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The original sentence:

Since the sea covers the greater part of the earth's surface, it is quite reasonable to regard the sea floor as the basic form of the crust of the earth, with, superimposed upon it, the continents, together with the islands and other features of the oceans.

Does it make sense to understand it as an absolute construction starting with "with" as below?

Since the sea covers the greater part of the earth's surface, it is quite reasonable to regard the sea floor as the basic form of the crust of the earth, with the continents, together with the islands and other features of the oceans, superimposed upon it.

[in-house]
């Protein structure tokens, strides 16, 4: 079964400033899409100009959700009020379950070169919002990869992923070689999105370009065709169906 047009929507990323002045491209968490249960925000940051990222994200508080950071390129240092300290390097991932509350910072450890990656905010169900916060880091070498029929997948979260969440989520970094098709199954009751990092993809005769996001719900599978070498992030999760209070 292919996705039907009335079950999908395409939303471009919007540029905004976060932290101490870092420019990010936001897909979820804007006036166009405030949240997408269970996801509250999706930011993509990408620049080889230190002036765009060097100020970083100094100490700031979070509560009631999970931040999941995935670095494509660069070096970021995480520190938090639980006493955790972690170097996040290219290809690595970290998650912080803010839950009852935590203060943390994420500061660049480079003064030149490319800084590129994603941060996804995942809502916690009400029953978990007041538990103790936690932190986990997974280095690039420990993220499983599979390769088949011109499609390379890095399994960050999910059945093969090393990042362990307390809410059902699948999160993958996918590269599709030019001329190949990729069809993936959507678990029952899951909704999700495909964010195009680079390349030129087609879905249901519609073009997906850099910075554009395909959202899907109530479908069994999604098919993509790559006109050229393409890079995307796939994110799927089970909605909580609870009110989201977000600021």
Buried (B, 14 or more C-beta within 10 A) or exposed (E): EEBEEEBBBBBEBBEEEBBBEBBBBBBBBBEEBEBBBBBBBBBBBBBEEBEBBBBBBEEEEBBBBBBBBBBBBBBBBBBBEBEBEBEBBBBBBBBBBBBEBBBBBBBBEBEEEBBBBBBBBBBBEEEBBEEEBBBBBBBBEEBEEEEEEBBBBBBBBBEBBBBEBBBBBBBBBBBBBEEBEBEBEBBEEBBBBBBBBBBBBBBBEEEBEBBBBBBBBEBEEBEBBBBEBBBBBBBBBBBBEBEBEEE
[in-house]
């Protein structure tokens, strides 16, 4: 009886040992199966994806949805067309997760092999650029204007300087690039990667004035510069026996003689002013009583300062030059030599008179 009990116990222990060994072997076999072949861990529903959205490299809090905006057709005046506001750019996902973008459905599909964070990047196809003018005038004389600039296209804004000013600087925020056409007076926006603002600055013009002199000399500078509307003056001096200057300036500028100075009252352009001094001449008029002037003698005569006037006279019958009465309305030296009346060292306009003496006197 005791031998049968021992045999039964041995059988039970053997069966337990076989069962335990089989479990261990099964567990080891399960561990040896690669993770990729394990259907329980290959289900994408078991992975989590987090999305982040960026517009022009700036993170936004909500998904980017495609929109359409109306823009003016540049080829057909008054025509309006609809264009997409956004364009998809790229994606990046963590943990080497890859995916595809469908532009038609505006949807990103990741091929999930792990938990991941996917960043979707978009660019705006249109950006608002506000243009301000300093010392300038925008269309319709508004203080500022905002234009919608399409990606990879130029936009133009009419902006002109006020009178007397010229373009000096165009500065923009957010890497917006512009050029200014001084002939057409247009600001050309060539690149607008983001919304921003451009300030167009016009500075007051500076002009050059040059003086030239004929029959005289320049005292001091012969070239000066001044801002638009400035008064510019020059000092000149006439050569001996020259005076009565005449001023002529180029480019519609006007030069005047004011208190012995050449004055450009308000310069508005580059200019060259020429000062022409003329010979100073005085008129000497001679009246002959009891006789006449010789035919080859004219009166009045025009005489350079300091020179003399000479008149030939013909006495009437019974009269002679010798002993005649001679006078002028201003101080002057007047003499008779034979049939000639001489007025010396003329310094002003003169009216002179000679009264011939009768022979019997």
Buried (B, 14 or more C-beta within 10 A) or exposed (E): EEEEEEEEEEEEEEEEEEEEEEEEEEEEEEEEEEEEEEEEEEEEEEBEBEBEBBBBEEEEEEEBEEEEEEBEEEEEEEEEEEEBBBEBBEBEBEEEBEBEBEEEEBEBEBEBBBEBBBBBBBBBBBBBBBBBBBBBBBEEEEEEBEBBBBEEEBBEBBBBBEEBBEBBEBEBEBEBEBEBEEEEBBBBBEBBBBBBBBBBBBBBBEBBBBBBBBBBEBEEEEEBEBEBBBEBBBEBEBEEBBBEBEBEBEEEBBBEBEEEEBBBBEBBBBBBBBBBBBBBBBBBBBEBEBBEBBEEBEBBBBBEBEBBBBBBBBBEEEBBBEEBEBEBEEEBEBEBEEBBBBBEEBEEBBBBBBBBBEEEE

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  • Would the boldfaced part here be an absolute construction: the crust of the earth with the continents superimposed upon it? I would just call it a prepositional phrase -- one with a complex object, granted. – John Lawler May 16 at 3:20
  • No; An absolute is a non-finite clause that is subordinate in form, contains a subject, and has no syntactic link to the main clause, e.g. "[His voice trembling with fear], he called out for help". As JL says, your example is a PP headed by the prep "with". Note that the PP contains the further embedded PP "together with the islands and other features of the oceans" serving as a supplementary adjunct. – BillJ May 16 at 6:12

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